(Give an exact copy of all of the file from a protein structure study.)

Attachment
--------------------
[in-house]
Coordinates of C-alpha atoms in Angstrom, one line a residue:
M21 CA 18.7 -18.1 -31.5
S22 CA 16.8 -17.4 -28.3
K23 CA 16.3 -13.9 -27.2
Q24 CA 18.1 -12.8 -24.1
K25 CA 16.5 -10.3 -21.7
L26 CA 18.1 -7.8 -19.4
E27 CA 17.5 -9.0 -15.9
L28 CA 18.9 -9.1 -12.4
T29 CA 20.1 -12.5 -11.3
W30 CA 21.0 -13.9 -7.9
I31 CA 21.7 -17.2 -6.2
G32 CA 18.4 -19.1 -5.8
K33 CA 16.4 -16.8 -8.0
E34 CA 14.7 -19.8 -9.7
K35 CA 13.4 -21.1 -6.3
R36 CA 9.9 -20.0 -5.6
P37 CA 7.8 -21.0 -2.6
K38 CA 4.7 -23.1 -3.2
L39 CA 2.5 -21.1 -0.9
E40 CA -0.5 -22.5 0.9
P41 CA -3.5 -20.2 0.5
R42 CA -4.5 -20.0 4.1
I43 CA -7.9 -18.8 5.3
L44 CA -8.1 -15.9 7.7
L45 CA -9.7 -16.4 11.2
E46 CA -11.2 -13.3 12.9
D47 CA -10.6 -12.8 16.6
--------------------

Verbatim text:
[in-house]
Coordinates of C-alpha atoms in Angstrom, one line a residue:
M21 CA 18.7 -18.1 -31.5
S22 CA 16.8 -17.4 -28.3
K23 CA 16.3 -13.9 -27.2
Q24 CA 18.1 -12.8 -24.1
K25 CA 16.5 -10.3 -21.7
L26 CA 18.1 -7.8 -19.4
E27 CA 17.5 -9.0 -15.9
L28 CA 18.9 -9.1 -12.4
T29 CA 20.1 -12.5 -11.3
W30 CA 21.0 -13.9 -7.9
I31 CA 21.7 -17.2 -6.2
G32 CA 18.4 -19.1 -5.8
K33 CA 16.4 -16.8 -8.0
E34 CA 14.7 -19.8 -9.7
K35 CA 13.4 -21.1 -6.3
R36 CA 9.9 -20.0 -5.6
P37 CA 7.8 -21.0 -2.6
K38 CA 4.7 -23.1 -3.2
L39 CA 2.5 -21.1 -0.9
E40 CA -0.5 -22.5 0.9
P41 CA -3.5 -20.2 0.5
R42 CA -4.5 -20.0 4.1
I43 CA -7.9 -18.8 5.3
L44 CA -8.1 -15.9 7.7
L45 CA -9.7 -16.4 11.2
E46 CA -11.2 -13.3 12.9
D47 CA -10.6 -12.8 16.6